Adjoining areas are similar, but each view is unique—even viewing the same site from a different angle. In broad terms, this fourth visit to Lynnhurst was similar to the first, which I described as “Some parkland, a school, a church, a restaurant, and a whole bunch of single-family homes.” (Indeed, the second and third days were also close to that model.) Yet the details matter, as do the vantage points. For example, at the start of this final walk I saw different aspects of the Mount Olivet campus than I had on the first walk.
The main loop of my route, shown in blue on the map, started and ended at the intersection of 50th Street West and Logan Avenue South, the point marked as A and B. (The red lines indicate forward-and-back spurs off the main loop.) Walking initially east on 50th Street, the church’s main parking lot was on the south side of the street, but on the north was something far more interesting: a well-preserved example of a 1950s rambler-style duplex, now used for Mount Olivet’s Counseling Service.
Nearing the corner with James Avenue, I passed between the two gothic church buildings I had seen on my first walk, the older and smaller 1700 Chapel on the north and the newer and larger main building on the south. This time, though, I turned south on James Avenue, which allowed me to see the southern wing of the main building. It blends with the gothic portion by being faced with similar stone, but it is set apart by the boxy shapes of the modernist international style. Indeed, as I moved from seeing the eastern side of the building to catching sight of the southern side, the contrast between the two variants of modernism made me recognize another tie-in with the gothic: the tall, thin windows set into grouped concrete slits in the upper level of the main eastern facade.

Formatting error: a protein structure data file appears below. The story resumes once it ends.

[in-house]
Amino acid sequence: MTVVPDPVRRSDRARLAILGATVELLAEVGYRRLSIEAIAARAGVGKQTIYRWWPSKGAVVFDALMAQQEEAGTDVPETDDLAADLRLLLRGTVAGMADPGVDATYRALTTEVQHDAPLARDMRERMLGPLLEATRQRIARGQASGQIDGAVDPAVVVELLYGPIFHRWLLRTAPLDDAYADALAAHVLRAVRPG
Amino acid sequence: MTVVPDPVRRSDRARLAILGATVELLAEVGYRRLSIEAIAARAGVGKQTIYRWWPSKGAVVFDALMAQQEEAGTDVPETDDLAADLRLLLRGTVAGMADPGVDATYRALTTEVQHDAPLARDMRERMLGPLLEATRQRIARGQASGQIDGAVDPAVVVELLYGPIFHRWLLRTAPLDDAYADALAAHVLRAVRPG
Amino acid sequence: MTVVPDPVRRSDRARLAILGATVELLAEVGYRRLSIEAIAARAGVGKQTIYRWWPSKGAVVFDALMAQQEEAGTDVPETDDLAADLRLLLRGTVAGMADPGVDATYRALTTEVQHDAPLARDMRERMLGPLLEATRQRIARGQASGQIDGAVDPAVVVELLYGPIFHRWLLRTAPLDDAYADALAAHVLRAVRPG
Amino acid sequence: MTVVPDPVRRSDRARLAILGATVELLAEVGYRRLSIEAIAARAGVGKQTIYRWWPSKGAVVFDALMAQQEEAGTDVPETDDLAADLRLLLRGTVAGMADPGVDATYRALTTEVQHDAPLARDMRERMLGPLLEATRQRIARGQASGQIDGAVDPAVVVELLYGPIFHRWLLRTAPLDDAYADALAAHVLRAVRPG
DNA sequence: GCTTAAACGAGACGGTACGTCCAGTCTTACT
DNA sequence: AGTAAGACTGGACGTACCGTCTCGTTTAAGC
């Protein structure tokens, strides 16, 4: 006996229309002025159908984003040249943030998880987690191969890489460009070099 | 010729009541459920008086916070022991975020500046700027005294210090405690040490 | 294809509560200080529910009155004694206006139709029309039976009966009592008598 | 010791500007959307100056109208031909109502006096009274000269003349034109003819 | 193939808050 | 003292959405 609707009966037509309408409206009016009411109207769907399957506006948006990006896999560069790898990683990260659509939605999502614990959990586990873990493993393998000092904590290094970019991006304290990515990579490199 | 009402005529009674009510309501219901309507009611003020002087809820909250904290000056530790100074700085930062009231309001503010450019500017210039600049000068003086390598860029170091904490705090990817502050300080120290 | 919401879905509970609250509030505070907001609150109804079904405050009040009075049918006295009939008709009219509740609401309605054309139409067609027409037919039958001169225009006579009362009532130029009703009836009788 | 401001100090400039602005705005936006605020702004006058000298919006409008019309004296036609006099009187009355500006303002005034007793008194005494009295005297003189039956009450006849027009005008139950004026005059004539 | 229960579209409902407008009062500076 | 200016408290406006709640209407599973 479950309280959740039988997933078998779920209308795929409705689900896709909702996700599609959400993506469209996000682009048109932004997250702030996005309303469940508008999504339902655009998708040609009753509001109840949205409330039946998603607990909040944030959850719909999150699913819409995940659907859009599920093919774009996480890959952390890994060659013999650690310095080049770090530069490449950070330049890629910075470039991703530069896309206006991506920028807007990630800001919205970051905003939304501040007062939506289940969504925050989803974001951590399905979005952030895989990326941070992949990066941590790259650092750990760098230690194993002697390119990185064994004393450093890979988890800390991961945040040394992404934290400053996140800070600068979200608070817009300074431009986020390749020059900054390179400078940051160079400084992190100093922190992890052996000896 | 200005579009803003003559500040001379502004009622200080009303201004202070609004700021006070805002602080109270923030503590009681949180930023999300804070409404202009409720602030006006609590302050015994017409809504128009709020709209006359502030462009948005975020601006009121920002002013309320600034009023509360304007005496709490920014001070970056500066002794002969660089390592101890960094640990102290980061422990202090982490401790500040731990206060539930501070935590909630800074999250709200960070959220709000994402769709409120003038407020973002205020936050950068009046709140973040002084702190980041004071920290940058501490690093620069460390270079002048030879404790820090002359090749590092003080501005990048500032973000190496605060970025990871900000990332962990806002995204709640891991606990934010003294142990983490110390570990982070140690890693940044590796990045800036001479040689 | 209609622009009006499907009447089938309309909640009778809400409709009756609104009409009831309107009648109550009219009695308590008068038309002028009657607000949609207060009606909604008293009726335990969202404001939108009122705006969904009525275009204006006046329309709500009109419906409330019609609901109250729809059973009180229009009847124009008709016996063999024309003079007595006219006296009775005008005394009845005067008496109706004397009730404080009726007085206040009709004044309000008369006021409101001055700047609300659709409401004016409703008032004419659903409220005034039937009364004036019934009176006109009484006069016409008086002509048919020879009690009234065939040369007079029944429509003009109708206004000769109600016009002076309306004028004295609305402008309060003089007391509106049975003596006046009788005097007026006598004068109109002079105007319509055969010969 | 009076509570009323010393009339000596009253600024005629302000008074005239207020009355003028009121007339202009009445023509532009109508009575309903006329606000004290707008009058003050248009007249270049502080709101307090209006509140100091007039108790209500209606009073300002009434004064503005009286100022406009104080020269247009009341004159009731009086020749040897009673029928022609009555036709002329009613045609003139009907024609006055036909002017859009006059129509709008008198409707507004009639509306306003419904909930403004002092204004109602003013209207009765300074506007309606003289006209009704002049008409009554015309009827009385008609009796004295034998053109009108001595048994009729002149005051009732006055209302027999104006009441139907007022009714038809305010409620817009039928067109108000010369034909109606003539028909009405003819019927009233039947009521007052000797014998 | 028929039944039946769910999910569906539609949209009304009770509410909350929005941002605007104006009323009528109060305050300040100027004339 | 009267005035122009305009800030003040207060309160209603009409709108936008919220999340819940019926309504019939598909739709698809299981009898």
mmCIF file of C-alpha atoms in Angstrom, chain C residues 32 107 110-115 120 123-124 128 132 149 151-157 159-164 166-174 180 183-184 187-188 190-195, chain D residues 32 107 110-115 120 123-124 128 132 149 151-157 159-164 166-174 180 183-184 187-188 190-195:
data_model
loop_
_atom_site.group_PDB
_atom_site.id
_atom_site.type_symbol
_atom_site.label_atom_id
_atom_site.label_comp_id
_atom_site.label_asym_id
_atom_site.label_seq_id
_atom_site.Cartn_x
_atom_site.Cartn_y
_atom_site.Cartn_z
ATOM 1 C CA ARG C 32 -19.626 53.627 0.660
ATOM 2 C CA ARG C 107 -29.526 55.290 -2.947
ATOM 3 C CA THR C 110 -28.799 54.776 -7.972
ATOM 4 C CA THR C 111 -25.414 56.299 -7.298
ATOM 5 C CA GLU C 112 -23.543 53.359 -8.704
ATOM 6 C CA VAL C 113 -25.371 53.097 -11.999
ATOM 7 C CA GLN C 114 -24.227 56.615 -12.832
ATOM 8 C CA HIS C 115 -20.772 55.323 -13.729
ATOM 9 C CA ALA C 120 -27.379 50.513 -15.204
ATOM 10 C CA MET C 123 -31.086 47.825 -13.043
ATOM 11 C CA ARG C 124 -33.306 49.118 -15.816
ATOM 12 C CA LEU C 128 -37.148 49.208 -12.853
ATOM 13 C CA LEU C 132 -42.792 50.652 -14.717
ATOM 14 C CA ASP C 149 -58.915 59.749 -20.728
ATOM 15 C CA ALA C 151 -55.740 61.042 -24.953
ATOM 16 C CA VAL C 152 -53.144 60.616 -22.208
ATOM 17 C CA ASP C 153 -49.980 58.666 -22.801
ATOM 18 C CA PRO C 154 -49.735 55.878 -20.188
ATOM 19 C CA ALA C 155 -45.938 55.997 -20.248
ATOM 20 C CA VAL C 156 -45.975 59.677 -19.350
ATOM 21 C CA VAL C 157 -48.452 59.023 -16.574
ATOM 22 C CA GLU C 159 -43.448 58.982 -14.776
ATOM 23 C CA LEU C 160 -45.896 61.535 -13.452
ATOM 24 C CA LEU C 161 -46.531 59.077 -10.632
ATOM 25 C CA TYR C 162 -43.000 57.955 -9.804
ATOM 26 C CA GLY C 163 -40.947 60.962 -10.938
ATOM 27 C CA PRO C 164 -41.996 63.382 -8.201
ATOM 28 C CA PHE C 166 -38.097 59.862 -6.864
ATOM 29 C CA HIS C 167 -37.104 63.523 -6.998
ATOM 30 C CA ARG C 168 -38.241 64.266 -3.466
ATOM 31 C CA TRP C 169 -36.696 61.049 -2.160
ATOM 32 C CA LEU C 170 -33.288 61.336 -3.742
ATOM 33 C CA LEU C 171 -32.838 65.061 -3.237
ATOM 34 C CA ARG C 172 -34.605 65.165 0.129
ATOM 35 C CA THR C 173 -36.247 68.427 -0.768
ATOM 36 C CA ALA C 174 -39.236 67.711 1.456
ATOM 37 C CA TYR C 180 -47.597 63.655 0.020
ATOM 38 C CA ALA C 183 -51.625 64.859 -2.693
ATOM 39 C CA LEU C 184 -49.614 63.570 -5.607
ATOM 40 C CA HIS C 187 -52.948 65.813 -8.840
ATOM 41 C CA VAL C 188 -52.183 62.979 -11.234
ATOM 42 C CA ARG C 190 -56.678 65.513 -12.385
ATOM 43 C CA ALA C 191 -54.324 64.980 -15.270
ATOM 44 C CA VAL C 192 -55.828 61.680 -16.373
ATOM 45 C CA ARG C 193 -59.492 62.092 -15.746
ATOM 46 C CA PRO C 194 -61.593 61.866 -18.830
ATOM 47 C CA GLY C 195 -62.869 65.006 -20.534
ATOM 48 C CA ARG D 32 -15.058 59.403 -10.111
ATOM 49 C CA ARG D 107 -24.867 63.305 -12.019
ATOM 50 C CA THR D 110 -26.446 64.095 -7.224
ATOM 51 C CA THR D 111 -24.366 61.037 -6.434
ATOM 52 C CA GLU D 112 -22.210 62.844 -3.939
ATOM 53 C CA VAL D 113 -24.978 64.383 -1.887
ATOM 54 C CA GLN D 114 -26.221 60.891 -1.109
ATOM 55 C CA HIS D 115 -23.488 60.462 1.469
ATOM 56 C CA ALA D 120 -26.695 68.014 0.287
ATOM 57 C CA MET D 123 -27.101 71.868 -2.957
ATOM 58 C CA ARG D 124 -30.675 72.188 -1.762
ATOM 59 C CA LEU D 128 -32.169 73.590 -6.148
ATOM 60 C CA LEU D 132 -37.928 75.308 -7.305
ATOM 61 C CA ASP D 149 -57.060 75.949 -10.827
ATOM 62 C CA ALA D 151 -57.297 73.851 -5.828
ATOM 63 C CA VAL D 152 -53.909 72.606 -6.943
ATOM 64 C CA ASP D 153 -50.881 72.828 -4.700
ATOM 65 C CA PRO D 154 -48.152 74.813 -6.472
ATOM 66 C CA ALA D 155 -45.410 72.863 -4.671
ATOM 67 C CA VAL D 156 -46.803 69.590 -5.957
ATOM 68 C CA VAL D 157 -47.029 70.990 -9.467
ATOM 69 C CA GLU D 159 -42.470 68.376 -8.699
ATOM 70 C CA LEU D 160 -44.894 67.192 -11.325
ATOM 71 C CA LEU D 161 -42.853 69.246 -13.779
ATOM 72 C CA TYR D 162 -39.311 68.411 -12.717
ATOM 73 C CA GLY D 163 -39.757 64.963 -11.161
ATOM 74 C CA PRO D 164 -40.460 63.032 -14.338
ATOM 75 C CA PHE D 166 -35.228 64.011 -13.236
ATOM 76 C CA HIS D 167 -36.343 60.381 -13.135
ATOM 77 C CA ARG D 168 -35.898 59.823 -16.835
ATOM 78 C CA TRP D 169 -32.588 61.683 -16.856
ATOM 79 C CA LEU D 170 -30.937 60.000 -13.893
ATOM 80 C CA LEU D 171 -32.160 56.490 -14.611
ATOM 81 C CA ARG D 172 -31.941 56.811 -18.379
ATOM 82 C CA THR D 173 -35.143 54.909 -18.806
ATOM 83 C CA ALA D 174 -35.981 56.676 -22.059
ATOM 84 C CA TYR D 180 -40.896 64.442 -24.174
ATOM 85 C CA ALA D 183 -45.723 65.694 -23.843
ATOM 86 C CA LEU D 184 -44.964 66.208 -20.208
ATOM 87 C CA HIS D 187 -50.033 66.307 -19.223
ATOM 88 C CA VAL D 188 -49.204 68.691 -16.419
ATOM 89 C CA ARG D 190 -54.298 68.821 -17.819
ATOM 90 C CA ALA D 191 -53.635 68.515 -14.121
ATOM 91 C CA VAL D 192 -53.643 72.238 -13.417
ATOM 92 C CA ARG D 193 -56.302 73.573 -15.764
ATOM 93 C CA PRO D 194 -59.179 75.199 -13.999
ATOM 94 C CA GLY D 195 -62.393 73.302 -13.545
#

South of the church, James Avenue crosses over Minnehaha Creek. The view from the bridge revealed not only a strip of parkland hugging the frozen creek, but also the lovely railing of the bridge itself. The pattern of arches is more complex than would be apparent at a rapid glance, and the surface oxidation fits the color scheme of a winter day.
South of the creek, I looped through a residential area similar to what I had seen on other days. At any rate, the houses were similar. However, the combination of the weather and the residents’ creativity had produced some other, more ephemeral structures that were specific to this walk: first a snow person on Knox Avenue, then a much larger and more sophisticated assemblage of ice and snow where my 51st Street spur crossed over James Avenue.